People Don’t Recover From Trauma in The Same Way

Sad man on the abandoned bridge
Sad man sitting on the abandoned rusty bridge


A door slams, someone yells, you hear heavy breathing, these are potential triggers that exist for someone… Now what?

Not everyone has the same reaction to trauma or recovers in the same way, or in a set time frame. Research has shown that there is wide variability in recovery from trauma, with few indications as to who will recover relatively quickly and who will not.

A person’s coping strategies – how we deal with adverse situations – may be one of the ways people protect themselves, provided of course, that the coping behaviours themselves are positive. These can include talking to a supportive friend, joining a support group, allowing time to adjust and reestablishing routines.

Poor coping responses such as giving up, denial and avoiding talking about the event/events are associated with a poorer recovery from trauma. This can mean more negative symptoms such as continued depression, flashbacks, emotional numbing and difficulty with relationships.

It is not unusual for victims to find themselves eventually getting divorced after a trauma, for example, because they have become distant from or even abusive toward their spouse. If a person had a tendency toward depression or other mental health issues before the traumatic event occurred, that can have an effect on how well he or she recovers from the trauma.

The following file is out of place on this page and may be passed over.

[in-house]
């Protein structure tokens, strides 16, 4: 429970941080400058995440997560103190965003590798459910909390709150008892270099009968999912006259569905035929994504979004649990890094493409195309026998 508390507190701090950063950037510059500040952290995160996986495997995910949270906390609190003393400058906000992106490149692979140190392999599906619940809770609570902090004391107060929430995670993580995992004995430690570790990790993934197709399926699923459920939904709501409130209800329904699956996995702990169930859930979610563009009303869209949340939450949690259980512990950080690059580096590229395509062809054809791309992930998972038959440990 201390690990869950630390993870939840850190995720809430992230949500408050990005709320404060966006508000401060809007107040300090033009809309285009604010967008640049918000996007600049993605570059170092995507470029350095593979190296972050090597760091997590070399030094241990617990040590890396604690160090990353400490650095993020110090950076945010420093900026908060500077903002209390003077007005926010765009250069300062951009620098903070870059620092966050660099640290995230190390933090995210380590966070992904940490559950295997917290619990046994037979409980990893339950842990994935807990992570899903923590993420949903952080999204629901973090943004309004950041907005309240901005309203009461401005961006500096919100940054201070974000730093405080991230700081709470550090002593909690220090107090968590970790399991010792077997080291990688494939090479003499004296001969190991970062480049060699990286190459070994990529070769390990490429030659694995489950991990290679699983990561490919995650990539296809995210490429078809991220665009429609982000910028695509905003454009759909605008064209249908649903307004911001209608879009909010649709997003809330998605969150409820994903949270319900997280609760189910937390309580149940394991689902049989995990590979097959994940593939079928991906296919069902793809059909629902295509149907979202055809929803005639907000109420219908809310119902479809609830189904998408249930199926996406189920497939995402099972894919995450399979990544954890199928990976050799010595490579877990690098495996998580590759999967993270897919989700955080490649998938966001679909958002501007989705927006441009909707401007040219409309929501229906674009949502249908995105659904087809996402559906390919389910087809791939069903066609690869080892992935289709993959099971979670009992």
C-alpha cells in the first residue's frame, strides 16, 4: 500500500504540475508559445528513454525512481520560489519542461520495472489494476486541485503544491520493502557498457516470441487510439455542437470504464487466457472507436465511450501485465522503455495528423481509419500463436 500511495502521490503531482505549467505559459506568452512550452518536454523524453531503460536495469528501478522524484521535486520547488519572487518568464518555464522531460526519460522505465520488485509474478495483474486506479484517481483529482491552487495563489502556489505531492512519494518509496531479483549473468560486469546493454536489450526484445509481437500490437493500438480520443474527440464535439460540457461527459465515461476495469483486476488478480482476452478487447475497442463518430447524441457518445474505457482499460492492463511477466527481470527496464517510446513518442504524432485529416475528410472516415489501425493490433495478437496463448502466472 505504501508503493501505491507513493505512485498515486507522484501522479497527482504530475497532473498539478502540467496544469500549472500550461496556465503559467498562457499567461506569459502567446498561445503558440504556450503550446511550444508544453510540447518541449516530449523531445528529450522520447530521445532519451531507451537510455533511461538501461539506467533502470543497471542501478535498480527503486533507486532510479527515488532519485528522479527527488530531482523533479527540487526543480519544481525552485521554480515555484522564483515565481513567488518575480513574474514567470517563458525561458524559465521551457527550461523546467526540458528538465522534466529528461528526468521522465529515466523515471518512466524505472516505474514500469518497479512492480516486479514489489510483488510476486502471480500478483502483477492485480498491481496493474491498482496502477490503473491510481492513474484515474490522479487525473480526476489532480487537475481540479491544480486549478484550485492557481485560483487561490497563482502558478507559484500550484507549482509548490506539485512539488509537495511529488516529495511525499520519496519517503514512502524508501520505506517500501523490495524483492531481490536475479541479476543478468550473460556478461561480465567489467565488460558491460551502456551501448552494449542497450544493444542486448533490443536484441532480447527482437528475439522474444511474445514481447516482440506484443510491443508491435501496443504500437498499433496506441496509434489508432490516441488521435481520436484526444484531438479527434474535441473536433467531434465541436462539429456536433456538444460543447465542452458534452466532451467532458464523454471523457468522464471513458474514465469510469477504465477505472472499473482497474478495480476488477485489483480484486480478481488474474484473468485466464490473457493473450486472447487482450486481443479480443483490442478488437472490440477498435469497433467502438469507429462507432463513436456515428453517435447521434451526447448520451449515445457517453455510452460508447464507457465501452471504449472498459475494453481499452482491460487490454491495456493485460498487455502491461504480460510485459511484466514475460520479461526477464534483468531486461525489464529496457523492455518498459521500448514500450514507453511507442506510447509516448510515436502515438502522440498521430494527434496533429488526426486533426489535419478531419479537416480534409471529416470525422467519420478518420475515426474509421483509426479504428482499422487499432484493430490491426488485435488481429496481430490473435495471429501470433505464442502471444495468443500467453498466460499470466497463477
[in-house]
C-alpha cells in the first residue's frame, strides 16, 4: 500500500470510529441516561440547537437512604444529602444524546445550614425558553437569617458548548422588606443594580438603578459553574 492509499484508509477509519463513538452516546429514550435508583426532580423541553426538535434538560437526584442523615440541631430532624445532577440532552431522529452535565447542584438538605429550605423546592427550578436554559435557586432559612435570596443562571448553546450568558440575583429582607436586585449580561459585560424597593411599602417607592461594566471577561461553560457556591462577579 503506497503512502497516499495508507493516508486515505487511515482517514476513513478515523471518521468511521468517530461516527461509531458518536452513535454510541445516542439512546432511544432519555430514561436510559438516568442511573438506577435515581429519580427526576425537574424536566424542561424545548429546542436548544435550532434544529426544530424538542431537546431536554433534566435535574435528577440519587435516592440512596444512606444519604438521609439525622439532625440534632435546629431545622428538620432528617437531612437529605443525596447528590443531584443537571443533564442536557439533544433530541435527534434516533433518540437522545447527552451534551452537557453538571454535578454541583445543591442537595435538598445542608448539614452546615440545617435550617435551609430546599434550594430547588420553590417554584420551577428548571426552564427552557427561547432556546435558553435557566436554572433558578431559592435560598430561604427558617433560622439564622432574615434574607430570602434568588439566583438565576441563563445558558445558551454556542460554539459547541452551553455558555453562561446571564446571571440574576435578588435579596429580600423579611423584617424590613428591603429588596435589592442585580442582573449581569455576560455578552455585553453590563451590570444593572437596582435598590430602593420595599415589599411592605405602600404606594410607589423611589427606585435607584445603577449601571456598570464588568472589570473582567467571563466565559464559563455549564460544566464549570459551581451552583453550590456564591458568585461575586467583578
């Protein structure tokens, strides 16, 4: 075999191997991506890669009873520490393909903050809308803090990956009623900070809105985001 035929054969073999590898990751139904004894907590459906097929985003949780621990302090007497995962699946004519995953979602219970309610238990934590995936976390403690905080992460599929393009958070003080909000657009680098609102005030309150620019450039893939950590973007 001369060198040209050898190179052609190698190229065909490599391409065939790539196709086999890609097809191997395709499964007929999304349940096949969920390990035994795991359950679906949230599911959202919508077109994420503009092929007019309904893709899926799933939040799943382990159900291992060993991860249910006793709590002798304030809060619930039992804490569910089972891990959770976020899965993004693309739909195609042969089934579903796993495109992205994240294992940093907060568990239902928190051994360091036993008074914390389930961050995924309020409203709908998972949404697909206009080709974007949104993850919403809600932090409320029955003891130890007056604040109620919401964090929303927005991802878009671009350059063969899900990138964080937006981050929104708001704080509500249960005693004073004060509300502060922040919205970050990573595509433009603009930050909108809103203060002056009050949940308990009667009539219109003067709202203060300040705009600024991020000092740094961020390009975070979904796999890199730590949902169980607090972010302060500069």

In addition, people with histories of previous trauma such as combat veterans, child abuse – may be more vulnerable to the effects of new traumatic events.

When confronted with a new traumatic event, researchers found that many individuals reported flashbacks to past experiences, elevated anxiety, psychological numbness, nightmares and heightened anger.

I have heard stories from people recovering from PTSD about traumatic events in the news suddenly reminding them of events that happened many years in the past.

Sad man on the abandoned bridge
Sad man walking on the abandoned rusty bridge

One person, upon seeing the media coverage of the Humbolt crash, told me he couldn’t understand why he was suddenly remembering the time his dog was run over by a car in front of him when he was seven. He reported that he experienced his memory of his dog’s death “like it just happened only yesterday.” These seemingly unconnected events may have been connected in his memory by the same emotional reaction to each event.

How can people cope with trauma? What, then, can people do to alleviate the negative aftereffects of such events in order to return to their normal daily lives? The American Psychological Association recommends making connections with others, accepting change, meeting problems head-on and taking care of yourself.

It’s also important to remember that one never completely forgets such events, nor do professionals suggest that is the goal of recovery. Healthy recovery involves acknowledging that the events were terrible but at the same time not allowing them to interfere with daily living. Even if, 10 years later, a sudden noise triggers momentary fear.

I encourage people to seek professional help if the effects become overwhelming. These are not only common sense recommendations; they are backed by decades of research.

Remember that recovery is not easy but it is possible and that those emotional and psychological reactions are normal responses to abnormal situations.

By Brian Nadon